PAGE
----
The Snickersville Turnpike stretches south to north from the village of Aldie in the Bull Run Mountains to the village of Bluemont—formerly known as Snickersville—in western Loudoun County. Before colonial traders and settlers began using it for exploration and commerce in the 18th century, the route served as part of a migratory and hunting footpath for the Sherando American Indians. Chartered in 1810 and completed in 1829, the 15-mile Snickersville Turnpike passes through the late-18th and early-19th century villages of Philomont and Mountville. It crosses over the historic Hibbs Bridge and winds between open, agricultural vistas of the Loudoun Valley. In the 19th century, the Snickers Gap Turnpike Company developed the route for commercial use by adding toll gates and adapting the road for wagon travel. Passing through the gap in the Bull Run Mountains at Aldie to Snickers Gap in the Blue Ridge Mountains, the turnpike provided overland transportation for Loudoun’s agricultural products, but its condition languished for over a half century following the Civil War. The Snickersville Turnpike was restored in the 20th century for automobile travel. Sharp turns were redesigned for higher speed traffic and rural bridges replaced earlier fords. The Snickersville Turnpike’s original contributing secondary resources, which consist of historic bridges, culverts, and ditches along the route, are made of locally sourced materials. Today, the turnpike retains its near original paved width, roughly 18 to 20 feet wide, which allows for dual lane travel without shoulders. The Snickersville Turnpike follows its original 19th- and 20th-century alignment, serving the local community, farmers, and tourists alike.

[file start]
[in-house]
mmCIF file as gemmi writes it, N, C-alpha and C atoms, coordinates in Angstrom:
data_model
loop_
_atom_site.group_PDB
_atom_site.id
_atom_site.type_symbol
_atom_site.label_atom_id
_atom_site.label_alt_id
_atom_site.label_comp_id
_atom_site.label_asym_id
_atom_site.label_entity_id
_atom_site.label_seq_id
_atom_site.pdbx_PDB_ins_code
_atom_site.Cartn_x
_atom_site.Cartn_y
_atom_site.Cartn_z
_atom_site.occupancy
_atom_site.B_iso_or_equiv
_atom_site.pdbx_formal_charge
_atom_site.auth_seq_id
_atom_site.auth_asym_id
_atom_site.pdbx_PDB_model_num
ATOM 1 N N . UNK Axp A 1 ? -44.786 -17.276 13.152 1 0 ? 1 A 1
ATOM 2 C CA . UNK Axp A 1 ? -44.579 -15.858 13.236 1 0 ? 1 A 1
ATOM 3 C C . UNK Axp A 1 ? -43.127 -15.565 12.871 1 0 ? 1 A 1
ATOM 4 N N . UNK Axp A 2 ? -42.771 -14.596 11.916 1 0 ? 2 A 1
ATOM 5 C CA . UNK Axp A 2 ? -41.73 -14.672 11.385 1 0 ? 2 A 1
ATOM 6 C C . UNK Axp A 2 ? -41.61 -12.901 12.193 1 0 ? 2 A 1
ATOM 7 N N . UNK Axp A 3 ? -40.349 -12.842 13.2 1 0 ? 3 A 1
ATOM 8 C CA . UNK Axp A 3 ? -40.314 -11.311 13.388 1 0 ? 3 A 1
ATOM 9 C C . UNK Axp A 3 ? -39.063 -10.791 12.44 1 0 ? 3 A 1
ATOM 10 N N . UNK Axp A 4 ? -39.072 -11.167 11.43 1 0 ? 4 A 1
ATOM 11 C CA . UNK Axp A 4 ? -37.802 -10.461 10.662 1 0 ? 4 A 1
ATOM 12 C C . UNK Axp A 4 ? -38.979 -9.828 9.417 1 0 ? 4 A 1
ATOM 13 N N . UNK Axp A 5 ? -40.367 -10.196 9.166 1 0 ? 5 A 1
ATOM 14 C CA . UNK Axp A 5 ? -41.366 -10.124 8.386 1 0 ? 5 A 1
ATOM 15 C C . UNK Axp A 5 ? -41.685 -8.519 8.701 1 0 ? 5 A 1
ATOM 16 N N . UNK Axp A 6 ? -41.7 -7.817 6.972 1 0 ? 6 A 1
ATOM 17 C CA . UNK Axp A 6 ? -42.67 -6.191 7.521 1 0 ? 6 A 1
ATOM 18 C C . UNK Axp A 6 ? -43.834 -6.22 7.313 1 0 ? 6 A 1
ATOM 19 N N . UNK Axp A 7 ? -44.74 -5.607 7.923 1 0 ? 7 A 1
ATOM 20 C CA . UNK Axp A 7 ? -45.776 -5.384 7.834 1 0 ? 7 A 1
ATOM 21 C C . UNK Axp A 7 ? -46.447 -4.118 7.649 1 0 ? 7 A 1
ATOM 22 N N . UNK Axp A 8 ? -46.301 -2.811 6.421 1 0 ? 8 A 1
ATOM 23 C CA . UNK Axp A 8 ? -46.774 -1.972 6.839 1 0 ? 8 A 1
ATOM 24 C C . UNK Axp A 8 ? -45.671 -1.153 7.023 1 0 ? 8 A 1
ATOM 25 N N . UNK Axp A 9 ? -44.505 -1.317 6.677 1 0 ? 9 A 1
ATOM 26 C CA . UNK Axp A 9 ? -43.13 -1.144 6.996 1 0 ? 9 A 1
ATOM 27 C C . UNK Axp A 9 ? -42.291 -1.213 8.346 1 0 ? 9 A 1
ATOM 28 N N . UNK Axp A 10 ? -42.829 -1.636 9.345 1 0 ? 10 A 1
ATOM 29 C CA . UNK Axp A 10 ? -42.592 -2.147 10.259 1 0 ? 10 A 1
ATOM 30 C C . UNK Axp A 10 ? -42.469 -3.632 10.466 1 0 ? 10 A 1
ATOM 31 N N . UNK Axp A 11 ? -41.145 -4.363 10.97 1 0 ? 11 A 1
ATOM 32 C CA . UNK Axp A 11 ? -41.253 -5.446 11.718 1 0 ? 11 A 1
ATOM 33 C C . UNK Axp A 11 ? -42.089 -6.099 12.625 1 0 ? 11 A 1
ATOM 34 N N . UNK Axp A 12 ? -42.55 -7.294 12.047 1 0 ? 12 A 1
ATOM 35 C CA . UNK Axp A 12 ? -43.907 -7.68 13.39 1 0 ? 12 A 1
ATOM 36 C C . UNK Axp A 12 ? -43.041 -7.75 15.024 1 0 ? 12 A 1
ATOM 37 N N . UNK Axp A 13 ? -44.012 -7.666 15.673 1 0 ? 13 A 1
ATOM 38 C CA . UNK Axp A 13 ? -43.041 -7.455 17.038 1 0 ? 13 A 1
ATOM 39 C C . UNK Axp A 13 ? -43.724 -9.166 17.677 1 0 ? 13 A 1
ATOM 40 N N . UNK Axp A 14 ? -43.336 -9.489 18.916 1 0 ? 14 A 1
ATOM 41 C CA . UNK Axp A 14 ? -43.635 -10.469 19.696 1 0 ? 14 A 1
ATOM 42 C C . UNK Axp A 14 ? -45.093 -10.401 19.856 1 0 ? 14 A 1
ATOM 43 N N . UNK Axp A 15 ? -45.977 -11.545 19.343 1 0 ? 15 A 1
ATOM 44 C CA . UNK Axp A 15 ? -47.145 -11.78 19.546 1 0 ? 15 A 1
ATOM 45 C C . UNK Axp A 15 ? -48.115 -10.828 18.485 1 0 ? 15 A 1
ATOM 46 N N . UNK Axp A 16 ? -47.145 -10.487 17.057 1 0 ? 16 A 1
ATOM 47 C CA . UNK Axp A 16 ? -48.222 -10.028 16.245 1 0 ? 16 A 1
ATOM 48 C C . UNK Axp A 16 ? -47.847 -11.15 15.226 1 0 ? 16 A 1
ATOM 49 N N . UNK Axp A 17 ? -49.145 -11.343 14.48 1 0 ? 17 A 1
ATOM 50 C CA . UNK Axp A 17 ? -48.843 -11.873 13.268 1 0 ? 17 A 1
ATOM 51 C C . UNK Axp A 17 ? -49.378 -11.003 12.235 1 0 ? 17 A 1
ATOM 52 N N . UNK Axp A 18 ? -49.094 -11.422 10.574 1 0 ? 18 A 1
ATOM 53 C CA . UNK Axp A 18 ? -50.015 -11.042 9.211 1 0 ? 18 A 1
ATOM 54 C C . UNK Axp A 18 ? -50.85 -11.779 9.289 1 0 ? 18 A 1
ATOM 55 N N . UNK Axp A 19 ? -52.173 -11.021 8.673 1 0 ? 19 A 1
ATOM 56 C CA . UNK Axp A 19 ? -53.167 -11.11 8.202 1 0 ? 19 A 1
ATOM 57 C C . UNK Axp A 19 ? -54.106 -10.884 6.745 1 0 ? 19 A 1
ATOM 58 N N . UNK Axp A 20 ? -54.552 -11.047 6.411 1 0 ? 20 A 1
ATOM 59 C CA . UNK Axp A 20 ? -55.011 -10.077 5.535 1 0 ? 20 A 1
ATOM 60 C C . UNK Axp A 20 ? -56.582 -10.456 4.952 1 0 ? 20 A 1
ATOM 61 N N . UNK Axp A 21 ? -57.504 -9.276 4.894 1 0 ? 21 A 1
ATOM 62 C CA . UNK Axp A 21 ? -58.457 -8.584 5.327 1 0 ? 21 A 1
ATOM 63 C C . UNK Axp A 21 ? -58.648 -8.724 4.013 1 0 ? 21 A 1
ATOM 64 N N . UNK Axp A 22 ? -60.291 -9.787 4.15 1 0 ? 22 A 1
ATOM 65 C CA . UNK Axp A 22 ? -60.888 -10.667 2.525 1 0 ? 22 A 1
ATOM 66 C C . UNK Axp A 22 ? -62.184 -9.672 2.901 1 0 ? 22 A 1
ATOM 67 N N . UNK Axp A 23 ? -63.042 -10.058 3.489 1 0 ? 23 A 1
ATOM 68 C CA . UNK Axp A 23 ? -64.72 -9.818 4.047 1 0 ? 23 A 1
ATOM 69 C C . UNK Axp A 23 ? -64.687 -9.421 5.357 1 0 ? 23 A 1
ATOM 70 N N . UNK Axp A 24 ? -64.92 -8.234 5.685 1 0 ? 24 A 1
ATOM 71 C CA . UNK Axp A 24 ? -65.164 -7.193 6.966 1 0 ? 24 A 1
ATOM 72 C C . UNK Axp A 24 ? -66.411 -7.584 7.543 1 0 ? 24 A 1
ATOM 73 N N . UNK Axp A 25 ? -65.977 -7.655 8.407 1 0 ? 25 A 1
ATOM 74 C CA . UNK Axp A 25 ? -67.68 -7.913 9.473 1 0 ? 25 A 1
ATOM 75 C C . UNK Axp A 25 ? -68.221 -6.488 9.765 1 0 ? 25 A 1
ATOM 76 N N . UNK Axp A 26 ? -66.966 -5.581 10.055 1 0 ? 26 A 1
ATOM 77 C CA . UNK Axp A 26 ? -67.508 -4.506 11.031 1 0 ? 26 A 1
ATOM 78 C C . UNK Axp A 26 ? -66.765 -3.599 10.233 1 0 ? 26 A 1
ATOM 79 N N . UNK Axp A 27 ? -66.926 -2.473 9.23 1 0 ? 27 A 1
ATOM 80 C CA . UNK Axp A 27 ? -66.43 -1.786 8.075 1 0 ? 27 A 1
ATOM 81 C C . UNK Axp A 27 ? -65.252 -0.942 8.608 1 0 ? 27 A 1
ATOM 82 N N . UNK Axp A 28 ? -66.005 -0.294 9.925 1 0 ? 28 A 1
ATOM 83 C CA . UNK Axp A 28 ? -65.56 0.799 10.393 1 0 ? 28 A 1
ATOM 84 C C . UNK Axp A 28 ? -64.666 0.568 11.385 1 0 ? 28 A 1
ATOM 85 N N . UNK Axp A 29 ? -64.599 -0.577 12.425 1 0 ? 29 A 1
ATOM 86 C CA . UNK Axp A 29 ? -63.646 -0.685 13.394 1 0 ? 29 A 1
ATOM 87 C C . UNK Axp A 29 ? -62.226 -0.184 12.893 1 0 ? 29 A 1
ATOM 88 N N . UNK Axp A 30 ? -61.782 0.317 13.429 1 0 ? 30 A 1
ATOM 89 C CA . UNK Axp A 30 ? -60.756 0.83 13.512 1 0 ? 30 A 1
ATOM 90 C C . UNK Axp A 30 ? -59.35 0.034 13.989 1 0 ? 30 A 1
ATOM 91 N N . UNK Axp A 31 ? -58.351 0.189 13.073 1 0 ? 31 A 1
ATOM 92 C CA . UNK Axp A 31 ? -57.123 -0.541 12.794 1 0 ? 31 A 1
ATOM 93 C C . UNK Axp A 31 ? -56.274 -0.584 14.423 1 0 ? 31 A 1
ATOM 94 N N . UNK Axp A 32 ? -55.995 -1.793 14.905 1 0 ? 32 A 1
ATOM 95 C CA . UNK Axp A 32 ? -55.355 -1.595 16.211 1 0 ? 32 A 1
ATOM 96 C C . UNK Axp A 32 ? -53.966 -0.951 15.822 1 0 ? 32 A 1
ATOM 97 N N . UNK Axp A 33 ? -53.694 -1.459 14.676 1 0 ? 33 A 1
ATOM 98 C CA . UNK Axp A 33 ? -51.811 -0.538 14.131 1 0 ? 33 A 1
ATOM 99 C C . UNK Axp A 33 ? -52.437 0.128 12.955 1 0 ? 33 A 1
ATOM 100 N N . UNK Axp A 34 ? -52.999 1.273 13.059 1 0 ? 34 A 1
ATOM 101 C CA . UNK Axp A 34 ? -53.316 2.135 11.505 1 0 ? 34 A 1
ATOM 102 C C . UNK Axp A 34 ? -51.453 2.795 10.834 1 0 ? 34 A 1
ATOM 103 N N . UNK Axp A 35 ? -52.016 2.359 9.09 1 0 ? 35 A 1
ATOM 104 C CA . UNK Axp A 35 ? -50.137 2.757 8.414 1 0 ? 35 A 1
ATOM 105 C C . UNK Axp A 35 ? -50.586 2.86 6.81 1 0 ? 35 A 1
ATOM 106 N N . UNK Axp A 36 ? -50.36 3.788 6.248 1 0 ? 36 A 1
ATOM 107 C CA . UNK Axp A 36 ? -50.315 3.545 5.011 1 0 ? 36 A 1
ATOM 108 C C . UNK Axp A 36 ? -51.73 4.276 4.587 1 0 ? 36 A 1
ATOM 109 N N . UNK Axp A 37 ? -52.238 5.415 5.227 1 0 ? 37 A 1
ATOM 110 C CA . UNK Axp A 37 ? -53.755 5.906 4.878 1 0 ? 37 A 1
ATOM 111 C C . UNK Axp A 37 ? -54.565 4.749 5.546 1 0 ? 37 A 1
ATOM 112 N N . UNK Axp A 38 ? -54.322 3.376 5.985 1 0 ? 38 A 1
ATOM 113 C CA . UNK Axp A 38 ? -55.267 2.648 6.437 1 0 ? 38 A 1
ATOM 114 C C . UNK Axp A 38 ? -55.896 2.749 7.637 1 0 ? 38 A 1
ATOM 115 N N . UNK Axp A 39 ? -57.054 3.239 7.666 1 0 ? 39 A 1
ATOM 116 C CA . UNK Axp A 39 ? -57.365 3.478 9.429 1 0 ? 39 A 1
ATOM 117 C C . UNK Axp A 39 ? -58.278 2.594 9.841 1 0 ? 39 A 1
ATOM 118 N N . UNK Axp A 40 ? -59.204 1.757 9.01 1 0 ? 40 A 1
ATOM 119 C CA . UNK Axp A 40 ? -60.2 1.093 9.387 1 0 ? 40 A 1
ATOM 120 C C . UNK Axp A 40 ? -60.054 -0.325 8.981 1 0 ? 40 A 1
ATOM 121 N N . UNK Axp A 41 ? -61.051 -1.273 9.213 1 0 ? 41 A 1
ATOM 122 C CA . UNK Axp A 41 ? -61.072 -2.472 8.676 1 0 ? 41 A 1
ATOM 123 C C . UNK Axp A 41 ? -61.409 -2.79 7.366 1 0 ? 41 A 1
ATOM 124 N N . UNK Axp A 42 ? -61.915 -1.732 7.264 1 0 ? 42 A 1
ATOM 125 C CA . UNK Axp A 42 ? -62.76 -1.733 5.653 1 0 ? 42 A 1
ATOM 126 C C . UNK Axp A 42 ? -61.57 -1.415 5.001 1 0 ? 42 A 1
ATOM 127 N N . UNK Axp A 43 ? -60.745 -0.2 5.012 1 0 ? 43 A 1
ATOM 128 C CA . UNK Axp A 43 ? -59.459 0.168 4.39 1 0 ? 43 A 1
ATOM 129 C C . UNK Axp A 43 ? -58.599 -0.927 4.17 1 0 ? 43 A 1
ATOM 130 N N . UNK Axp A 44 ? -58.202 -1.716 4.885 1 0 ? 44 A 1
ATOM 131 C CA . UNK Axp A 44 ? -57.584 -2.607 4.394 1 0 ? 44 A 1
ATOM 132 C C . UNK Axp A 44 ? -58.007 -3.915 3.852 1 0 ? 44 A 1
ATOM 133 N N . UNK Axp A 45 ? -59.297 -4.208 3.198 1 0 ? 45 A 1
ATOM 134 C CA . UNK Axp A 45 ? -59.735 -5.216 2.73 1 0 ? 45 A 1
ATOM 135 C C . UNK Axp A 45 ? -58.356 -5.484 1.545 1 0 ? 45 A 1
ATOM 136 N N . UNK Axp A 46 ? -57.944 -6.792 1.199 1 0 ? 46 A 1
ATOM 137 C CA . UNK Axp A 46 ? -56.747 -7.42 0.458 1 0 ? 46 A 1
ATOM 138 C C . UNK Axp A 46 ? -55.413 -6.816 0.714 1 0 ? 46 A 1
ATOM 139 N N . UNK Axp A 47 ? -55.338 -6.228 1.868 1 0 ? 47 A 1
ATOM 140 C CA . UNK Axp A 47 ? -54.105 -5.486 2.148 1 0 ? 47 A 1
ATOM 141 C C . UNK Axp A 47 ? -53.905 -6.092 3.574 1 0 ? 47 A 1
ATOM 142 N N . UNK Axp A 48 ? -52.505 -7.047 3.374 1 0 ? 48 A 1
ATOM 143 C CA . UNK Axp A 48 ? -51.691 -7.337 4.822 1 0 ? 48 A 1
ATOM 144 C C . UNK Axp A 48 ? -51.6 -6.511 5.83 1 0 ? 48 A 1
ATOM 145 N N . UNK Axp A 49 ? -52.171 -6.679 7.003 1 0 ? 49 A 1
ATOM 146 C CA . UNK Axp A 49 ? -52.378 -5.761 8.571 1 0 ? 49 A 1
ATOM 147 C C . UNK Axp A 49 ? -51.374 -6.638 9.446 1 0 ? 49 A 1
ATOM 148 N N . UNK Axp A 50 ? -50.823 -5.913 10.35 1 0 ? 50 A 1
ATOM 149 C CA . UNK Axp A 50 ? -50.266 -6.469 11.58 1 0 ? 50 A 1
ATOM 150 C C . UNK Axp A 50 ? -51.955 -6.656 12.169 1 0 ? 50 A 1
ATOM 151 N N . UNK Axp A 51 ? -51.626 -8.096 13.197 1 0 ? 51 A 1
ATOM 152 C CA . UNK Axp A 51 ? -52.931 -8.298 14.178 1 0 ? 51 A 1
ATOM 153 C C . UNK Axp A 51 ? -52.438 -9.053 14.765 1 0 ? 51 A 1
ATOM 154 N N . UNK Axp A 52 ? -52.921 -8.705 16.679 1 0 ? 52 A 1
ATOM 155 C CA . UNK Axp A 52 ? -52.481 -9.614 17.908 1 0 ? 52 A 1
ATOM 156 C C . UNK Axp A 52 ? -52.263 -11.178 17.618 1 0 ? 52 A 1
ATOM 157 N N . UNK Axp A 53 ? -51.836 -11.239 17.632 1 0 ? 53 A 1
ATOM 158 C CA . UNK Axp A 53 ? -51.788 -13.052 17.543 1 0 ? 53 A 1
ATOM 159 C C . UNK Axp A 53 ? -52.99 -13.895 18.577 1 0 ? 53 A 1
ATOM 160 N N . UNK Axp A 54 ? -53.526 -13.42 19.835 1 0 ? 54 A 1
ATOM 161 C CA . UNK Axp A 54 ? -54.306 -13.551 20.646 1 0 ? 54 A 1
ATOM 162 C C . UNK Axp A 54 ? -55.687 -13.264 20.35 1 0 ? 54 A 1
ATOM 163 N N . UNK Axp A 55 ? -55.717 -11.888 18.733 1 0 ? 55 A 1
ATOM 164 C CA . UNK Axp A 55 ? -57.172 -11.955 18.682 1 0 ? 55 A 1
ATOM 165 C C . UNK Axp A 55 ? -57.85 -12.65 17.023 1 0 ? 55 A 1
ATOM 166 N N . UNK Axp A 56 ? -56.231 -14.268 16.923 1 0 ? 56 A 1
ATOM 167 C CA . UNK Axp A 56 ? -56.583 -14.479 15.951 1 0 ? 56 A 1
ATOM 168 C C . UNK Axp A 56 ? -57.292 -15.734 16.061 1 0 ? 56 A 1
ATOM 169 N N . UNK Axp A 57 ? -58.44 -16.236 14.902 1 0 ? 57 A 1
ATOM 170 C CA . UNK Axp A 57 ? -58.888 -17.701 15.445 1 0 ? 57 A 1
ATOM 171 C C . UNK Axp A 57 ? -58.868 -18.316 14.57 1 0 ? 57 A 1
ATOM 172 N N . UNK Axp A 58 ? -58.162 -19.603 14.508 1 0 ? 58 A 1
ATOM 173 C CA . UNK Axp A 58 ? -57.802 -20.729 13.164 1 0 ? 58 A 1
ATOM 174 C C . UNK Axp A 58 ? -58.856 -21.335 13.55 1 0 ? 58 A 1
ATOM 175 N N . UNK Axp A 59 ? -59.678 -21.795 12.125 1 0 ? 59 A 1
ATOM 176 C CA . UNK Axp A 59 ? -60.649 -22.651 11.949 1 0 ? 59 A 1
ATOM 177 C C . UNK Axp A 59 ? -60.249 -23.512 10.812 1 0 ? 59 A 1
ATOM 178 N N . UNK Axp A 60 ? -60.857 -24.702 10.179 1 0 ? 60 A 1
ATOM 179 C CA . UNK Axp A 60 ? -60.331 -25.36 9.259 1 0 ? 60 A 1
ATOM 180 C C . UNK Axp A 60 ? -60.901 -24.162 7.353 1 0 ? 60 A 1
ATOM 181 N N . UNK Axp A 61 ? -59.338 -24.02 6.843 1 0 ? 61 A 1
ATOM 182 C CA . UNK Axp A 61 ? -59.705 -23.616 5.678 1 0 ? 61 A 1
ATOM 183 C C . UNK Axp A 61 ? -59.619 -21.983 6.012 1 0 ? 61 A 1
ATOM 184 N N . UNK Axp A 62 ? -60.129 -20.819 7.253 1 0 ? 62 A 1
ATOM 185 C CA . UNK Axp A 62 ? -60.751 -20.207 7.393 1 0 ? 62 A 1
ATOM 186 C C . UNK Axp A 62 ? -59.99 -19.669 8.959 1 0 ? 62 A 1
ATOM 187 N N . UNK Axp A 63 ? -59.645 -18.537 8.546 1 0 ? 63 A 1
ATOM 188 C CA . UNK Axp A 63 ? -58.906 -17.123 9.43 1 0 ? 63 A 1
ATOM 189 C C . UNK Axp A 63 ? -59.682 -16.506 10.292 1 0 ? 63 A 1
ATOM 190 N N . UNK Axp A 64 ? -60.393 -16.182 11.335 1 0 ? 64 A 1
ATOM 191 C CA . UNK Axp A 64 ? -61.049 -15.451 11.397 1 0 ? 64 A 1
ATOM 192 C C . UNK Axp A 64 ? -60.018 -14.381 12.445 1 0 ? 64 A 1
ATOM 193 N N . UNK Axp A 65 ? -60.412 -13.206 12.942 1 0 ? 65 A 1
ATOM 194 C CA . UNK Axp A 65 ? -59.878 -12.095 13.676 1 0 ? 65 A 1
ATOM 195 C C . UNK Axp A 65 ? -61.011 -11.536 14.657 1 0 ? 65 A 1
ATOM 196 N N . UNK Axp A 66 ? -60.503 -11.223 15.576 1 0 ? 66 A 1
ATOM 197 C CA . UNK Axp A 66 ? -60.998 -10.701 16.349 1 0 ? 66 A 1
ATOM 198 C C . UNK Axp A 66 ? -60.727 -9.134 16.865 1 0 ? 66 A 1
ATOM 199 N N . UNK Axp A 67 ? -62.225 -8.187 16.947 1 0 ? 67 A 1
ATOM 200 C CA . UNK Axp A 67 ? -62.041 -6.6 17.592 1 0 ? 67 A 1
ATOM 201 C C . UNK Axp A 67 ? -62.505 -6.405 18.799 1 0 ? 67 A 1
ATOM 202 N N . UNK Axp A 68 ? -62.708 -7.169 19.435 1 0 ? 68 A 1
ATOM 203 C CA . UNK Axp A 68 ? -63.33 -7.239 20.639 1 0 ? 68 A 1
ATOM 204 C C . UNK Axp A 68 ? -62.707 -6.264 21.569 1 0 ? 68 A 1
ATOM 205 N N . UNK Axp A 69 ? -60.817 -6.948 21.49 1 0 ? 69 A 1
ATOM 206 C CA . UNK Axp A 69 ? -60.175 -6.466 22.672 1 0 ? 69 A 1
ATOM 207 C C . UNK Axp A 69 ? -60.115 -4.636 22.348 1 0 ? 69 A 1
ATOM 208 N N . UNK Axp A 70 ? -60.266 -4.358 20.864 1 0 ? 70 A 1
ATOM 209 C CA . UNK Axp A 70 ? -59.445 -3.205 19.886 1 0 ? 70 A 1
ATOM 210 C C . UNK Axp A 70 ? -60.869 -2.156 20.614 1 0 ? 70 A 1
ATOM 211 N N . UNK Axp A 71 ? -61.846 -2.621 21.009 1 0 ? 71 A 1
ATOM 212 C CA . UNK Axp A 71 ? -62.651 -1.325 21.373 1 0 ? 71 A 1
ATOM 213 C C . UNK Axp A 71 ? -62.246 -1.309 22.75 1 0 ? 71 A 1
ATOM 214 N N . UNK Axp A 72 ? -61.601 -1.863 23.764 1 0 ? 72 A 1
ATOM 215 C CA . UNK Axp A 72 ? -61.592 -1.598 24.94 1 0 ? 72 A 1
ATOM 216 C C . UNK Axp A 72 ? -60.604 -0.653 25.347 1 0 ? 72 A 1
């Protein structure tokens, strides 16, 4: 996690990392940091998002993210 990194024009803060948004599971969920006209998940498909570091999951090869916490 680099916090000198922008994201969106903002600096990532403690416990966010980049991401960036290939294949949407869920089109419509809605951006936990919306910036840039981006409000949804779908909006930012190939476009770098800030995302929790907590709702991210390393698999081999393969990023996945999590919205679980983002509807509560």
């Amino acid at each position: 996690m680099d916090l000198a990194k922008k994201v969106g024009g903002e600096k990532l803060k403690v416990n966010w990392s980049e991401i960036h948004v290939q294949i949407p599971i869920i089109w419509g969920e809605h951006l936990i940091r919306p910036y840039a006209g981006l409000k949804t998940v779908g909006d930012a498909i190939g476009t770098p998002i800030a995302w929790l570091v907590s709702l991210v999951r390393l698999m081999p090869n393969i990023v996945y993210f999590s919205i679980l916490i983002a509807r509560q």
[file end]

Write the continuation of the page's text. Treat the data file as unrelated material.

Many properties listed in the registers are private dwellings and are not open to the public, however many are visible from the public right-of-way. Please be respectful of owner privacy.
VLR: Virginia Landmarks Register
NPS: National Park Service
NRHP: National Register of Historic Places
NHL: National Historic Landmark